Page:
But where do new censors come from?
After graduating and appointment to this job, the new censor receives practical training at the Ministry of Information. For instance, he or she is given a book containing violations to be censored and we see how good they are. Within a year or so, they will be completely trained. Also the employee receives a course about the laws related to censorship. Usually the employees are graduates from the college of political science, history and similar fields.”
If there is a “violation,” then the censor writes a report. And they check up on all parts of the system. Al-Mutairi:
The printing house is responsible for the material and books printed by it and they should inform the Ministry of Information that they are printing a book, and then the book is not distributed without a license. There are some censors and inspectors from our department who inspect different printing presses to check their license.
She particularly spoke about their high period, the book fair:
We start censoring the books in this fair about three months before it is held. We receive about 7,000 to 8,000 books to read. There are about 15 censors working on this fair. These censors take the books home with them to finish their reading. If we find a book containing restrictions, we write a report that is passed to a committee which decides that certain books will be banned from the fair.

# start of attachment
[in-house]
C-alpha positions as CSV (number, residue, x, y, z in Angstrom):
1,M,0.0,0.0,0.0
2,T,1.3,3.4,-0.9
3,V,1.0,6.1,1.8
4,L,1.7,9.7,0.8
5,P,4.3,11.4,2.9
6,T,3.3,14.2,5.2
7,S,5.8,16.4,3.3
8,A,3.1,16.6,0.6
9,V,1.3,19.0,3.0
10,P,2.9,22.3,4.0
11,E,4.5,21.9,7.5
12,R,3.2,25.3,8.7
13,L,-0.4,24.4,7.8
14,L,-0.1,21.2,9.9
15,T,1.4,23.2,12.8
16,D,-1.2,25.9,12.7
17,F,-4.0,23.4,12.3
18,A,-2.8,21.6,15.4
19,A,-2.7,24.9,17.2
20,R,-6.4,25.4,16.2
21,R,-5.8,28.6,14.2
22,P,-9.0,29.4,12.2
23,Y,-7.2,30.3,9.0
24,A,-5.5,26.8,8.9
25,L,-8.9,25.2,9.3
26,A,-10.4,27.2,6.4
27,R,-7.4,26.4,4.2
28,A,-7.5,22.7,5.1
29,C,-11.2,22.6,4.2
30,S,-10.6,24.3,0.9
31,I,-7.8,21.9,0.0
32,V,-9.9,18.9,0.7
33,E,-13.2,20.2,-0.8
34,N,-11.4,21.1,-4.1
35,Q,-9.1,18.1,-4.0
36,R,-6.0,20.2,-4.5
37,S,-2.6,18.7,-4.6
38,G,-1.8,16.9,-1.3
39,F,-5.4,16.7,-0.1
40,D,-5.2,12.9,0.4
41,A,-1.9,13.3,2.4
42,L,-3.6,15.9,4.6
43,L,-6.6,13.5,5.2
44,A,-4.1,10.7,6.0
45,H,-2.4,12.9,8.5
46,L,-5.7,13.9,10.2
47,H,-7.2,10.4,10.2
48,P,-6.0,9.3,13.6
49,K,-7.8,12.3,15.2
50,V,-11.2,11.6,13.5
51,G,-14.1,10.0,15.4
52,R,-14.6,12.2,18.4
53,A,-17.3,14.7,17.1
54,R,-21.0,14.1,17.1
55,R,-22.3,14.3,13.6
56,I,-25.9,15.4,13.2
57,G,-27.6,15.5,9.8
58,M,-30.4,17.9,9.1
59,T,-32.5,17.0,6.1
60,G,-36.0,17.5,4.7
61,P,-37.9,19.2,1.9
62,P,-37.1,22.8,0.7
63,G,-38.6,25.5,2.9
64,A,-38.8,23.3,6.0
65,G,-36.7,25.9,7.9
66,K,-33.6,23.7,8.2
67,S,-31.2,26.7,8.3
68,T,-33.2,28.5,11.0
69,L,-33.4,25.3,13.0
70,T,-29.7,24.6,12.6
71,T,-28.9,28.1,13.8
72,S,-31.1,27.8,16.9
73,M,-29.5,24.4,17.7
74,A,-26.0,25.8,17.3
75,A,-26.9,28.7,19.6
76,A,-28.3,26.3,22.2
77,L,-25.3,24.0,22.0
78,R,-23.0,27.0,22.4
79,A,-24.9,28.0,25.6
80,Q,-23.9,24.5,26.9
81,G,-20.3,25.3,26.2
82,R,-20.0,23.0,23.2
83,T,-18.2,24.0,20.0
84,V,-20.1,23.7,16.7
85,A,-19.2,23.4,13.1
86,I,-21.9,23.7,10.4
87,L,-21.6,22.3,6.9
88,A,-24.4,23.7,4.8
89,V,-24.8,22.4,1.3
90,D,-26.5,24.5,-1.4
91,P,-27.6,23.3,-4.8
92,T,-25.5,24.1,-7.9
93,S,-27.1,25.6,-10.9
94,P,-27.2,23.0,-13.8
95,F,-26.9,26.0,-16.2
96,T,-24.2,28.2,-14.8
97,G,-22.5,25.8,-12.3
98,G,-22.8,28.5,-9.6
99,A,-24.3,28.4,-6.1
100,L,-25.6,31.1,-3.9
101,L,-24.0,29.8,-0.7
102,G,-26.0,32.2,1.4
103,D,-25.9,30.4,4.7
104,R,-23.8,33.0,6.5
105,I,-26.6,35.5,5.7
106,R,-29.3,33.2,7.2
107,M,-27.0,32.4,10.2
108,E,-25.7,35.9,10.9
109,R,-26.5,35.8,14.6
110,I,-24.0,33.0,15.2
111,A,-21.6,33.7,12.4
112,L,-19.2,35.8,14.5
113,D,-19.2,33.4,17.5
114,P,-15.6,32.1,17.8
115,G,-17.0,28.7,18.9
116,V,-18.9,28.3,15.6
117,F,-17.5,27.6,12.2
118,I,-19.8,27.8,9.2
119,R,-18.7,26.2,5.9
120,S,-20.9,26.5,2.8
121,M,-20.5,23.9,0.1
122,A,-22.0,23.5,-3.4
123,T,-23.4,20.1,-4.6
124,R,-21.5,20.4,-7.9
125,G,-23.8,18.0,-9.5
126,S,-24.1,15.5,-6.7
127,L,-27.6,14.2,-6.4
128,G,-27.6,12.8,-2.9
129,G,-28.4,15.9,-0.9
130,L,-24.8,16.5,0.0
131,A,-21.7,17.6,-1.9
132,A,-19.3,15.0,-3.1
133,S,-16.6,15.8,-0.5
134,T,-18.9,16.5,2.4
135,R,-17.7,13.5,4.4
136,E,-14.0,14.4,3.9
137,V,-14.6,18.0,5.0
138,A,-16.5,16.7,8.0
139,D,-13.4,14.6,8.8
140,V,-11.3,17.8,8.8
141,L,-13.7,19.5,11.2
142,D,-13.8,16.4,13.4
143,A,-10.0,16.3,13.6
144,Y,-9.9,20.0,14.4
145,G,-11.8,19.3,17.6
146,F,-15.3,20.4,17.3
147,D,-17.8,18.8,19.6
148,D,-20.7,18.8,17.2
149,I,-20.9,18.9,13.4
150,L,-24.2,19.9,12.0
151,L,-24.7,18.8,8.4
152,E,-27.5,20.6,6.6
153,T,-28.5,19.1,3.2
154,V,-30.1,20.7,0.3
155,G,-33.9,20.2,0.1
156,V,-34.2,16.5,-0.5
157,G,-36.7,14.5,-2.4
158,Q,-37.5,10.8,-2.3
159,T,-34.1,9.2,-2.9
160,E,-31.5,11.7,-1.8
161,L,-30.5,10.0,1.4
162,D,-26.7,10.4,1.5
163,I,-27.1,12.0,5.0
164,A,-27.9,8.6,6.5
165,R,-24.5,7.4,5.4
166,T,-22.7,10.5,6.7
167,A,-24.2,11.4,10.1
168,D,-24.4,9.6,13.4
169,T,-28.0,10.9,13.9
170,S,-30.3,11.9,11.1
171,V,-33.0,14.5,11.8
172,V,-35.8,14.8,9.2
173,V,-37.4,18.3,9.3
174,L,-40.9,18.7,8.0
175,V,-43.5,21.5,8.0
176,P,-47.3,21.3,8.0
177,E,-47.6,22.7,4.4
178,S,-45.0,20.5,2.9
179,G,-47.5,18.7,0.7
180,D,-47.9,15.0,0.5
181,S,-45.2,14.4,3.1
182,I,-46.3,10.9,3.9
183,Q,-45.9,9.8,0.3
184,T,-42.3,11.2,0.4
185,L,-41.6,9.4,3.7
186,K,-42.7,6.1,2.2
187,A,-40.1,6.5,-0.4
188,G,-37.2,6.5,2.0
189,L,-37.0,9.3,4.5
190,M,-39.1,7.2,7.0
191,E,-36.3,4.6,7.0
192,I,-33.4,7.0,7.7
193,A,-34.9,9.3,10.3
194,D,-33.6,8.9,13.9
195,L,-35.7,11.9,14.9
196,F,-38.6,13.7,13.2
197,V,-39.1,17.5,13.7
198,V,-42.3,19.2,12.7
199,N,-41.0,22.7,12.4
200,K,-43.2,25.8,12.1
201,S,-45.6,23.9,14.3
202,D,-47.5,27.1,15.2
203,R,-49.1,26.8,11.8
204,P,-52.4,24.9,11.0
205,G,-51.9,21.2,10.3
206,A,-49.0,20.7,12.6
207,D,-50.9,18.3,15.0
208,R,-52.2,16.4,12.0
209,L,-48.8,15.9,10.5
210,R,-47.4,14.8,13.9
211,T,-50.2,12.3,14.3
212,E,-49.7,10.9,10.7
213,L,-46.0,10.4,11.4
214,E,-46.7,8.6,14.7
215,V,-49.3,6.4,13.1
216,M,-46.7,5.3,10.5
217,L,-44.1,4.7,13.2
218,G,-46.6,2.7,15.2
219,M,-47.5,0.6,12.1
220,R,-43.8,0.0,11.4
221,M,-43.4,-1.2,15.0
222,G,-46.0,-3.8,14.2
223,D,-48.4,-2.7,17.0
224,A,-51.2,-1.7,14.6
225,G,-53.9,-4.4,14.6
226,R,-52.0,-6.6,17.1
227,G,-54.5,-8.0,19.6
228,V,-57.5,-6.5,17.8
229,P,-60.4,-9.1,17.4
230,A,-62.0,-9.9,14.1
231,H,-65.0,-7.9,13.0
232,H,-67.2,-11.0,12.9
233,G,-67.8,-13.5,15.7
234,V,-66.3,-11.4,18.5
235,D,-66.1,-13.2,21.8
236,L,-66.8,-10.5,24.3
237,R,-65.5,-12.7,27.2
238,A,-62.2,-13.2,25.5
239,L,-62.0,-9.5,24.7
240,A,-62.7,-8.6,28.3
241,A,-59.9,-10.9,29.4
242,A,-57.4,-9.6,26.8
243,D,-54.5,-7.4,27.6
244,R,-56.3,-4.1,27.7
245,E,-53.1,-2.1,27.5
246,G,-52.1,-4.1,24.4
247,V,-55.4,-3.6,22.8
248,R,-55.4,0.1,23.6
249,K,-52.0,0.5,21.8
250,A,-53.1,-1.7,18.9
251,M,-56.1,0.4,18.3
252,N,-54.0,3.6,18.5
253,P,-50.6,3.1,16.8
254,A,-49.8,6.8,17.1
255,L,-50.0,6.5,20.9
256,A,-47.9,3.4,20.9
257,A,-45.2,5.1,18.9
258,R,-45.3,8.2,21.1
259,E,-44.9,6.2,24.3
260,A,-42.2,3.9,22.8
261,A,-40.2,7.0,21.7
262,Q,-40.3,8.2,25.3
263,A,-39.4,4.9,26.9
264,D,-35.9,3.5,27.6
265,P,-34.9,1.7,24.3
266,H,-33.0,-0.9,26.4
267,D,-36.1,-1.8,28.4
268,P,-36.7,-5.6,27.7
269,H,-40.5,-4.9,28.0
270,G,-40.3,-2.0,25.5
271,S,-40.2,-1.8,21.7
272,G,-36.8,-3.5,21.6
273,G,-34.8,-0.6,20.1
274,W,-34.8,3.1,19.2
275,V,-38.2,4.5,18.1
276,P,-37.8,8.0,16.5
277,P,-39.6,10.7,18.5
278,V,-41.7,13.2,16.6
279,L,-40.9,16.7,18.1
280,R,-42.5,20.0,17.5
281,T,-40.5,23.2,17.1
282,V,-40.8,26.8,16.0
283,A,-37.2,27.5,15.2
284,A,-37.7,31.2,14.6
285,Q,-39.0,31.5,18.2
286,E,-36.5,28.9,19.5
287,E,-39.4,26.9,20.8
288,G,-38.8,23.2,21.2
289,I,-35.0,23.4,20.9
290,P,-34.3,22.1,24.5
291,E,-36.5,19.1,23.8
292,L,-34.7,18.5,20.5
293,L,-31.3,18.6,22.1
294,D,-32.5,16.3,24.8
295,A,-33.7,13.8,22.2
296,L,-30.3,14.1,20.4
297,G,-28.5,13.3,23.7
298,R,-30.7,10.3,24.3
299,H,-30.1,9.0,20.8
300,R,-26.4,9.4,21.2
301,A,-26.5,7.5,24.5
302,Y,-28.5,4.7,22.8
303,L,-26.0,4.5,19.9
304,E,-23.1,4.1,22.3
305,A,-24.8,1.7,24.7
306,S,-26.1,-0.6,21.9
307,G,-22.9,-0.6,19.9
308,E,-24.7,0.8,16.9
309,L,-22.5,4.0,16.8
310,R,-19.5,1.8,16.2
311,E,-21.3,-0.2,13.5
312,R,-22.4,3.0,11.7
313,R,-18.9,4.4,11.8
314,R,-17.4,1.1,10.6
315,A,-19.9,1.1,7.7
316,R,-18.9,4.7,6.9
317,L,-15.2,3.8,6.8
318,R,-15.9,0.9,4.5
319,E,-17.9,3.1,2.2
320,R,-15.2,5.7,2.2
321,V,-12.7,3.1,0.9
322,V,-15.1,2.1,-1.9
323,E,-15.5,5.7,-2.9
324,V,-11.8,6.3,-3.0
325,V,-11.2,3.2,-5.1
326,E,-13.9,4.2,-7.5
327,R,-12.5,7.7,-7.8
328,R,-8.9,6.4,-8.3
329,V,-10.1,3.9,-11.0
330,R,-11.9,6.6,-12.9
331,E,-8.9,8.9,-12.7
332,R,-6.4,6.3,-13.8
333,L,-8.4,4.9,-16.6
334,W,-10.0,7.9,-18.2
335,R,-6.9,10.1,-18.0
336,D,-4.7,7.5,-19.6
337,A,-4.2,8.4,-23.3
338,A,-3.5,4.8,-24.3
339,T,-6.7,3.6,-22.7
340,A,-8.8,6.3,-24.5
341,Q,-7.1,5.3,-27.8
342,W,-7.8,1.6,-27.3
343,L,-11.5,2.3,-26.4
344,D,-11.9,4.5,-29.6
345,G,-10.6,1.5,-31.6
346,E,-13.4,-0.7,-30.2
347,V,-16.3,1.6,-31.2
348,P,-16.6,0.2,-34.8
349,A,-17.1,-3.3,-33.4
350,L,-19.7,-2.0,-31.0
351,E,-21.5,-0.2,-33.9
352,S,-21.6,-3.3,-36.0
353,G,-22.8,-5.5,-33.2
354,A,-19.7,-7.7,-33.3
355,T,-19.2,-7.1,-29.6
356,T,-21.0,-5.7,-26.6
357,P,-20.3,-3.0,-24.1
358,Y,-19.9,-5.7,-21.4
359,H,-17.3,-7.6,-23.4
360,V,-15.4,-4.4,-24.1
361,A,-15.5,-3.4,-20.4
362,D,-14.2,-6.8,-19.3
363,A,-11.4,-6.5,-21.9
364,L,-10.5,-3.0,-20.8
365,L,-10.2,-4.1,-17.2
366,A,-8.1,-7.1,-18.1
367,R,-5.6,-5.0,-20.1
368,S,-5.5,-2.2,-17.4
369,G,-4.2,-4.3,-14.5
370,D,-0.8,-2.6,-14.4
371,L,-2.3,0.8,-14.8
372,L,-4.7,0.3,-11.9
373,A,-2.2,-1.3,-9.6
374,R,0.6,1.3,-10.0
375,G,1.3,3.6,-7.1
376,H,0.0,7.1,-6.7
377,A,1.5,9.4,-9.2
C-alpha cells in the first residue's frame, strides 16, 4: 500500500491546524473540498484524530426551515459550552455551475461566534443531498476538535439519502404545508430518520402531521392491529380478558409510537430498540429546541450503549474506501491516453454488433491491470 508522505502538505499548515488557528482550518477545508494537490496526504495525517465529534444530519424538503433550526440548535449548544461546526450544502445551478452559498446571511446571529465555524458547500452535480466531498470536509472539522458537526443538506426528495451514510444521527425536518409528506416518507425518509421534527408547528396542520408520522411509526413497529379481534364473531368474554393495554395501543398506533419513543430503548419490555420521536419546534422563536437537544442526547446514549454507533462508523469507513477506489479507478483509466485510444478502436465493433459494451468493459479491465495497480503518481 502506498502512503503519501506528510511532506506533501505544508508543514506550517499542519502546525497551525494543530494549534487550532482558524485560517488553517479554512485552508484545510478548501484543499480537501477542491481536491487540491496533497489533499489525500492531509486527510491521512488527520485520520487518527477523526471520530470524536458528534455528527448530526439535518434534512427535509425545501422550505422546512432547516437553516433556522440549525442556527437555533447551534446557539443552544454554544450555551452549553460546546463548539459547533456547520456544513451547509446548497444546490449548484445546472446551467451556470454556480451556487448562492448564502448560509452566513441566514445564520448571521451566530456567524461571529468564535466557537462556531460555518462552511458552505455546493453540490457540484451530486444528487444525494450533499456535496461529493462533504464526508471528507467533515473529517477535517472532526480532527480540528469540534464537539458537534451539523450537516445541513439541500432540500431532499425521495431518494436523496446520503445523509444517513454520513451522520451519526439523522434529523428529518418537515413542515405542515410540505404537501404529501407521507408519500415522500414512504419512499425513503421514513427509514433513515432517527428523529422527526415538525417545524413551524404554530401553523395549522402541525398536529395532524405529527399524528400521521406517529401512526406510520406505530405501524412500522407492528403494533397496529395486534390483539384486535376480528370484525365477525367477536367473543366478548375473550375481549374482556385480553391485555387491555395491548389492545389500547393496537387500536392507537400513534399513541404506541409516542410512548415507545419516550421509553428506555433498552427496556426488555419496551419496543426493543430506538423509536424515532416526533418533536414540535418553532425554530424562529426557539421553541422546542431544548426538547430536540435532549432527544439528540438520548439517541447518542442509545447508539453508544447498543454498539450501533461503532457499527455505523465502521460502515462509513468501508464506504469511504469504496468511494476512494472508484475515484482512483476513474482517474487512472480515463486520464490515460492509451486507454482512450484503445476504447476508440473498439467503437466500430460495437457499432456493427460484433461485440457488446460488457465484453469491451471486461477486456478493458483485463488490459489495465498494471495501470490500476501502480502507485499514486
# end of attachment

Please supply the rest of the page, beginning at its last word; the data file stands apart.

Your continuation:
Al-Mutairi felt that reports of censorship at the book fair had been greatly exaggerated. Or, in any case, they shouldn’t fall on her head:
Always during each Book Fair, the media writes about banning hundreds of books from being sold. And they blame us for this. The committee that decides the ban consists of members in high positions from outside and inside the Ministry of Endowments and the Ministry of Information. The censor is not responsible for the ban. He only reads and gives his opinion according to the law.
A partial list of books banned from the 2010 Kuwait International Book Fair:
From Dar el Shorouk
- Mohammad Hassanin Heikal, Political Talk
- Novels by Gamal El-Ghitani, Khairy Shalaby, Abdel-Hakim Qassim
- Ibrahim Aslan’s Two Rooms and a Hall (!)
- Novels by Ibrahim Abdel-Meguid, Youssef El-Qaid
- Mohammad Mansi Qandil (I assume Moon over Samarqand, although perhaps also Cloudy Day on the West Side?)
- A novel or novels by Ahdaf Souief
- Everything by Alaa el-Aswany (so that’s Yacoubian, Chicago, Friendly Fire, and his two recent works of nonfiction?)
- Galal Amin’s autobiography
- Books by Fahmy Howeidi, Mohammed Emara
Dar al-Ain (6 banned this year, 8 from previous years, for a total of 14). This year’s banned titles nclude:
- Hussein Ahmad Amin’s Characters I Knew
- Allal Bourqaya’s Pure Eternity
- Ibrahim Farghali’s Sons of Gabalawi
- Ezzat El-Qanhawi’s City of Pleasure
- Mohammad Alaaeddin’s The Foot